GET CLEAN OR LOSE YOUR BENEFITS
Drug addicts face consequences unless they seek help
The government’s latest 10-year drugs strategy will force people claiming incapacity benefit because they are hooked on drugs to see a specialist counsellor.
They will be offered support but not forced to enter treatment or prove they have quit using substances. But, in a classic carrot-and-stick, if they fail to turn up to a session they will lose two weeks’ benefits. A second no-show means losing four weeks’ benefits. If a third appointment is missed, there will be no payments for six months.
The policy will apply only to new incapacity-benefit claimants – currently 4,000 register each year. The existing 50,000 addicts who receive the handouts, woth up to £81.35 a week, will not be targeted.
Conversely, there is a fear that the policy risks increasing burglaries and other acquisitive crimes, as addicts stripped of benefits seek to pay for their drugs. After all, these are the very ones not attending treatment sessions.
CHILDREN OF ADDICTS
The strategy promises help for children of addicts. 250,000-350,000 youngsters are liviing in homes where their parents use drugs – the figure is over 1million for parents abusing alcohol.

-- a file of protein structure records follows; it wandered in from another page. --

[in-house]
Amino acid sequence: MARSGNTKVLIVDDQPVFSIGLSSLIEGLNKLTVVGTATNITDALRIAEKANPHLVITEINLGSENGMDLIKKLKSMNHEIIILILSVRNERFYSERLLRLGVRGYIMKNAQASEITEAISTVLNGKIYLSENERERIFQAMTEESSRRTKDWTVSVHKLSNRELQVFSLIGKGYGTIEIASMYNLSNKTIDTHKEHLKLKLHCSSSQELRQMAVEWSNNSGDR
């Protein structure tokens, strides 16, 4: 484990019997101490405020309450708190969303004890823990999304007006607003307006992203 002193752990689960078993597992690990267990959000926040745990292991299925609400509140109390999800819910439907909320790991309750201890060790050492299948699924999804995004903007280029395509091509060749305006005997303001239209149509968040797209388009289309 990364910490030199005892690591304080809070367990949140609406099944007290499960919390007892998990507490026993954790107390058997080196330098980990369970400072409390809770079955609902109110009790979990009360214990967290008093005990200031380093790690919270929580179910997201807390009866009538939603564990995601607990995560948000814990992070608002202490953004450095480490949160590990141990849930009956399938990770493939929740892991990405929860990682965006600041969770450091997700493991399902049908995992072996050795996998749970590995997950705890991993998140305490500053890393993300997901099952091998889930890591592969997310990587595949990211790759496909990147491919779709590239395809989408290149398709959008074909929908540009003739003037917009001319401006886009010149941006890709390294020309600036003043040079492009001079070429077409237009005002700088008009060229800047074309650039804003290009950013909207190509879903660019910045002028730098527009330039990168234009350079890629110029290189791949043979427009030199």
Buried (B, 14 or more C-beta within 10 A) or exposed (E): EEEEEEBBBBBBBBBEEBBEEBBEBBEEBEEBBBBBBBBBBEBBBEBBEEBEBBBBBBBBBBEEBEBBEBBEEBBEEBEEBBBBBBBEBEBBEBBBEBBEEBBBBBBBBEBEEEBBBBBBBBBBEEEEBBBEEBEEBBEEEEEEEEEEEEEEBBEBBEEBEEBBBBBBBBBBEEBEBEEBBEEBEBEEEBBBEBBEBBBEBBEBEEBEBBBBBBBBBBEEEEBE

Ministers promise support to grandparents willing to take over the children’s care.
There will also be more drug education in schools, with harder messages about the conseuqnces of using heroin, cocaine and cannabis… Addiction Today repeats its oft-told and oft-ignored message: education at worst accelerates children’s use of drugs, at best can be prevention. So we should be talking prevention not education, to avoid detrimental confusion.However, there is a ray of hope in a very practical move: Ofsted will be told to rate schools on how effective these lessons are.
ASSETS FROM DRUG DEALERS
“Assets confiscated from drug dealers should be ploughed back into the local area,” said Local Government Association chairman Sir Simon Milton.
And these assets should increase: not only can police confiscate assets without going to court but also there will be more ‘rat on a rat’ campaigns to report drug dealers.
Classification of cannabis has been omitted from the strategy.